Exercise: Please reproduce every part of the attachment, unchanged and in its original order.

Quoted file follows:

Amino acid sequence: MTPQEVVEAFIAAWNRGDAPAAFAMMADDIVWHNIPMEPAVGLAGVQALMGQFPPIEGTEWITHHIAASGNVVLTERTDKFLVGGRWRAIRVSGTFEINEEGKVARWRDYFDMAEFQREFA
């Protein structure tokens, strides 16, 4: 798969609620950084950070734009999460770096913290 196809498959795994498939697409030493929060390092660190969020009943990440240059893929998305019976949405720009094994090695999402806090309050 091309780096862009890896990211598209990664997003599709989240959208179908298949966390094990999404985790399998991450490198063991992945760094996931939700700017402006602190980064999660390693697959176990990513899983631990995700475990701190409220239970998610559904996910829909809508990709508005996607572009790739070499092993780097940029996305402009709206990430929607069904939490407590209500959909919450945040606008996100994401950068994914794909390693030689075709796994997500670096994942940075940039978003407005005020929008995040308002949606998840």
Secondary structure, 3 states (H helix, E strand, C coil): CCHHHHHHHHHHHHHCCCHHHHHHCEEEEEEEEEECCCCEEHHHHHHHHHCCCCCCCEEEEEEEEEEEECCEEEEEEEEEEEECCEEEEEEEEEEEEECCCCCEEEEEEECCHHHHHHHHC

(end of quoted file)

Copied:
Amino acid sequence: MTPQEVVEAFIAAWNRGDAPAAFAMMADDIVWHNIPMEPAVGLAGVQALMGQFPPIEGTEWITHHIAASGNVVLTERTDKFLVGGRWRAIRVSGTFEINEEGKVARWRDYFDMAEFQREFA
């Protein structure tokens, strides 16, 4: 798969609620950084950070734009999460770096913290 196809498959795994498939697409030493929060390092660190969020009943990440240059893929998305019976949405720009094994090695999402806090309050 091309780096862009890896990211598209990664997003599709989240959208179908298949966390094990999404985790399998991450490198063991992945760094996931939700700017402006602190980064999660390693697959176990990513899983631990995700475990701190409220239970998610559904996910829909809508990709508005996607572009790739070499092993780097940029996305402009709206990430929607069904939490407590209500959909919450945040606008996100994401950068994914794909390693030689075709796994997500670096994942940075940039978003407005005020929008995040308002949606998840």
Secondary structure, 3 states (H helix, E strand, C coil): CCHHHHHHHHHHHHHCCCHHHHHHCEEEEEEEEEECCCCEEHHHHHHHHHCCCCCCCEEEEEEEEEEEECCEEEEEEEEEEEECCEEEEEEEEEEEEECCCCCEEEEEEECCHHHHHHHHC